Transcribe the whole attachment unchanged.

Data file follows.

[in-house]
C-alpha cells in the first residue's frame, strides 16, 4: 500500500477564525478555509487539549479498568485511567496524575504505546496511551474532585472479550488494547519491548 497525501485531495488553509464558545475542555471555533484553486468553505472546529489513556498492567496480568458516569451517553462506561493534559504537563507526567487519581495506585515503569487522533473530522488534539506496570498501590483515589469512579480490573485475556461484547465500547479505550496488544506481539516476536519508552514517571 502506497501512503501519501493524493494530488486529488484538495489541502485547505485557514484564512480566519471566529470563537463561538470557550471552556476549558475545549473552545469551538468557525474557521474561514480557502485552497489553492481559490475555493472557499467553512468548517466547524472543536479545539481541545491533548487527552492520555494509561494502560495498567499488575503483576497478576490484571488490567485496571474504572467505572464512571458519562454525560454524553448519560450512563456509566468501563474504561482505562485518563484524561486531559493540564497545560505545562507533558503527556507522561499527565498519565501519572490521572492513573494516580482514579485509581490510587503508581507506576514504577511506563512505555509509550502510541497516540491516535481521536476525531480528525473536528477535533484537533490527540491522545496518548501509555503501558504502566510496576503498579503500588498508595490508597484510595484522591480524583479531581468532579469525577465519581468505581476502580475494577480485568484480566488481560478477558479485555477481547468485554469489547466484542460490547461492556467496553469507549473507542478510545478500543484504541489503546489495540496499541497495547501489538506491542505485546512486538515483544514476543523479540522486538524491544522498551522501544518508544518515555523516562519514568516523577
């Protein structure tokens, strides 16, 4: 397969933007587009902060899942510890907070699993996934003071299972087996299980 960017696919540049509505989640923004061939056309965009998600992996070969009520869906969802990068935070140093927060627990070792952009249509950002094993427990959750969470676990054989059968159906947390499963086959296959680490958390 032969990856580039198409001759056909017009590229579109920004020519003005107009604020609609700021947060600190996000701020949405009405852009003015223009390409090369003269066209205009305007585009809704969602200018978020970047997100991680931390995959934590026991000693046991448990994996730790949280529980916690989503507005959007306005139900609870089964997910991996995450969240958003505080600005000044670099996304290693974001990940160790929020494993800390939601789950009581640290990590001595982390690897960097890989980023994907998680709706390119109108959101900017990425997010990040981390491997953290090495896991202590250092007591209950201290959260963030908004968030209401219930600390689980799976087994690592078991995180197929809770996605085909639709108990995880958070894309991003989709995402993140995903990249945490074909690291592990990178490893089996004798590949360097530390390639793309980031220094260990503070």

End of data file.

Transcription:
[in-house]
C-alpha cells in the first residue's frame, strides 16, 4: 500500500477564525478555509487539549479498568485511567496524575504505546496511551474532585472479550488494547519491548 497525501485531495488553509464558545475542555471555533484553486468553505472546529489513556498492567496480568458516569451517553462506561493534559504537563507526567487519581495506585515503569487522533473530522488534539506496570498501590483515589469512579480490573485475556461484547465500547479505550496488544506481539516476536519508552514517571 502506497501512503501519501493524493494530488486529488484538495489541502485547505485557514484564512480566519471566529470563537463561538470557550471552556476549558475545549473552545469551538468557525474557521474561514480557502485552497489553492481559490475555493472557499467553512468548517466547524472543536479545539481541545491533548487527552492520555494509561494502560495498567499488575503483576497478576490484571488490567485496571474504572467505572464512571458519562454525560454524553448519560450512563456509566468501563474504561482505562485518563484524561486531559493540564497545560505545562507533558503527556507522561499527565498519565501519572490521572492513573494516580482514579485509581490510587503508581507506576514504577511506563512505555509509550502510541497516540491516535481521536476525531480528525473536528477535533484537533490527540491522545496518548501509555503501558504502566510496576503498579503500588498508595490508597484510595484522591480524583479531581468532579469525577465519581468505581476502580475494577480485568484480566488481560478477558479485555477481547468485554469489547466484542460490547461492556467496553469507549473507542478510545478500543484504541489503546489495540496499541497495547501489538506491542505485546512486538515483544514476543523479540522486538524491544522498551522501544518508544518515555523516562519514568516523577
């Protein structure tokens, strides 16, 4: 397969933007587009902060899942510890907070699993996934003071299972087996299980 960017696919540049509505989640923004061939056309965009998600992996070969009520869906969802990068935070140093927060627990070792952009249509950002094993427990959750969470676990054989059968159906947390499963086959296959680490958390 032969990856580039198409001759056909017009590229579109920004020519003005107009604020609609700021947060600190996000701020949405009405852009003015223009390409090369003269066209205009305007585009809704969602200018978020970047997100991680931390995959934590026991000693046991448990994996730790949280529980916690989503507005959007306005139900609870089964997910991996995450969240958003505080600005000044670099996304290693974001990940160790929020494993800390939601789950009581640290990590001595982390690897960097890989980023994907998680709706390119109108959101900017990425997010990040981390491997953290090495896991202590250092007591209950201290959260963030908004968030209401219930600390689980799976087994690592078991995180197929809770996605085909639709108990995880958070894309991003989709995402993140995903990249945490074909690291592990990178490893089996004798590949360097530390390639793309980031220094260990503070």